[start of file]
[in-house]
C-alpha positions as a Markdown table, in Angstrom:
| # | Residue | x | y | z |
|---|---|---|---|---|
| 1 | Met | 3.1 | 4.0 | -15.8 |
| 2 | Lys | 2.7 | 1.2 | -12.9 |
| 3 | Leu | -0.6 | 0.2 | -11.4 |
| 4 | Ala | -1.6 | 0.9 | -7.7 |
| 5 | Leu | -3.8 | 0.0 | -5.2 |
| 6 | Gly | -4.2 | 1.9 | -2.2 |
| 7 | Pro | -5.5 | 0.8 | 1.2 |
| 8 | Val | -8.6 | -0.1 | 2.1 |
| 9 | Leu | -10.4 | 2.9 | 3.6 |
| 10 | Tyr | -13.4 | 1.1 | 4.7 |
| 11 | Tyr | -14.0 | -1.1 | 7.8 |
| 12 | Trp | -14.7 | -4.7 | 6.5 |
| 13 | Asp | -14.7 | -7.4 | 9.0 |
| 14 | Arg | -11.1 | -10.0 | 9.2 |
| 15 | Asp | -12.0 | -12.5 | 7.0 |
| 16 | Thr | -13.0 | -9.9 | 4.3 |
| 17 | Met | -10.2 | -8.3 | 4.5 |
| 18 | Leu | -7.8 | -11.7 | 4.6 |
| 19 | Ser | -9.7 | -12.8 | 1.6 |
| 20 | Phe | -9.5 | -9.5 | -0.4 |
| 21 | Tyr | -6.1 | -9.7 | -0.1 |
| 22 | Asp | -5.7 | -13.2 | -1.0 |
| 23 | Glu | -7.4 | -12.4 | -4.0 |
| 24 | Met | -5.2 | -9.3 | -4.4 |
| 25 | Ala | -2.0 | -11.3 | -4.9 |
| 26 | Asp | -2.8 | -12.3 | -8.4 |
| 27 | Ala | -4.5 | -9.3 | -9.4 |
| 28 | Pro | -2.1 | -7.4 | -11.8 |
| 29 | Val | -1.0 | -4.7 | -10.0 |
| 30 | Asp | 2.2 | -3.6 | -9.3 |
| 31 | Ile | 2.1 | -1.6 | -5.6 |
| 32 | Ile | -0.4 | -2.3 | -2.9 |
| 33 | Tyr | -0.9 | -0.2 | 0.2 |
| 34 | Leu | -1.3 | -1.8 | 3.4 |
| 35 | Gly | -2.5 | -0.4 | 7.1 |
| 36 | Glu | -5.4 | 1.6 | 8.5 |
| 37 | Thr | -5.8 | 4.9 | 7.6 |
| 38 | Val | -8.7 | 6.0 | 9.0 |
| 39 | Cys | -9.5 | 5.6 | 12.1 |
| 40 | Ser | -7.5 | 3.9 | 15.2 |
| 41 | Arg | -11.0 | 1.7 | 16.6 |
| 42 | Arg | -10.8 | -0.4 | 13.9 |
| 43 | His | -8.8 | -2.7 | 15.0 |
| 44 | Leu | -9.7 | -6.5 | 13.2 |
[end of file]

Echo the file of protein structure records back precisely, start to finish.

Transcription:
[in-house]
C-alpha positions as a Markdown table, in Angstrom:
| # | Residue | x | y | z |
|---|---|---|---|---|
| 1 | Met | 3.1 | 4.0 | -15.8 |
| 2 | Lys | 2.7 | 1.2 | -12.9 |
| 3 | Leu | -0.6 | 0.2 | -11.4 |
| 4 | Ala | -1.6 | 0.9 | -7.7 |
| 5 | Leu | -3.8 | 0.0 | -5.2 |
| 6 | Gly | -4.2 | 1.9 | -2.2 |
| 7 | Pro | -5.5 | 0.8 | 1.2 |
| 8 | Val | -8.6 | -0.1 | 2.1 |
| 9 | Leu | -10.4 | 2.9 | 3.6 |
| 10 | Tyr | -13.4 | 1.1 | 4.7 |
| 11 | Tyr | -14.0 | -1.1 | 7.8 |
| 12 | Trp | -14.7 | -4.7 | 6.5 |
| 13 | Asp | -14.7 | -7.4 | 9.0 |
| 14 | Arg | -11.1 | -10.0 | 9.2 |
| 15 | Asp | -12.0 | -12.5 | 7.0 |
| 16 | Thr | -13.0 | -9.9 | 4.3 |
| 17 | Met | -10.2 | -8.3 | 4.5 |
| 18 | Leu | -7.8 | -11.7 | 4.6 |
| 19 | Ser | -9.7 | -12.8 | 1.6 |
| 20 | Phe | -9.5 | -9.5 | -0.4 |
| 21 | Tyr | -6.1 | -9.7 | -0.1 |
| 22 | Asp | -5.7 | -13.2 | -1.0 |
| 23 | Glu | -7.4 | -12.4 | -4.0 |
| 24 | Met | -5.2 | -9.3 | -4.4 |
| 25 | Ala | -2.0 | -11.3 | -4.9 |
| 26 | Asp | -2.8 | -12.3 | -8.4 |
| 27 | Ala | -4.5 | -9.3 | -9.4 |
| 28 | Pro | -2.1 | -7.4 | -11.8 |
| 29 | Val | -1.0 | -4.7 | -10.0 |
| 30 | Asp | 2.2 | -3.6 | -9.3 |
| 31 | Ile | 2.1 | -1.6 | -5.6 |
| 32 | Ile | -0.4 | -2.3 | -2.9 |
| 33 | Tyr | -0.9 | -0.2 | 0.2 |
| 34 | Leu | -1.3 | -1.8 | 3.4 |
| 35 | Gly | -2.5 | -0.4 | 7.1 |
| 36 | Glu | -5.4 | 1.6 | 8.5 |
| 37 | Thr | -5.8 | 4.9 | 7.6 |
| 38 | Val | -8.7 | 6.0 | 9.0 |
| 39 | Cys | -9.5 | 5.6 | 12.1 |
| 40 | Ser | -7.5 | 3.9 | 15.2 |
| 41 | Arg | -11.0 | 1.7 | 16.6 |
| 42 | Arg | -10.8 | -0.4 | 13.9 |
| 43 | His | -8.8 | -2.7 | 15.0 |
| 44 | Leu | -9.7 | -6.5 | 13.2 |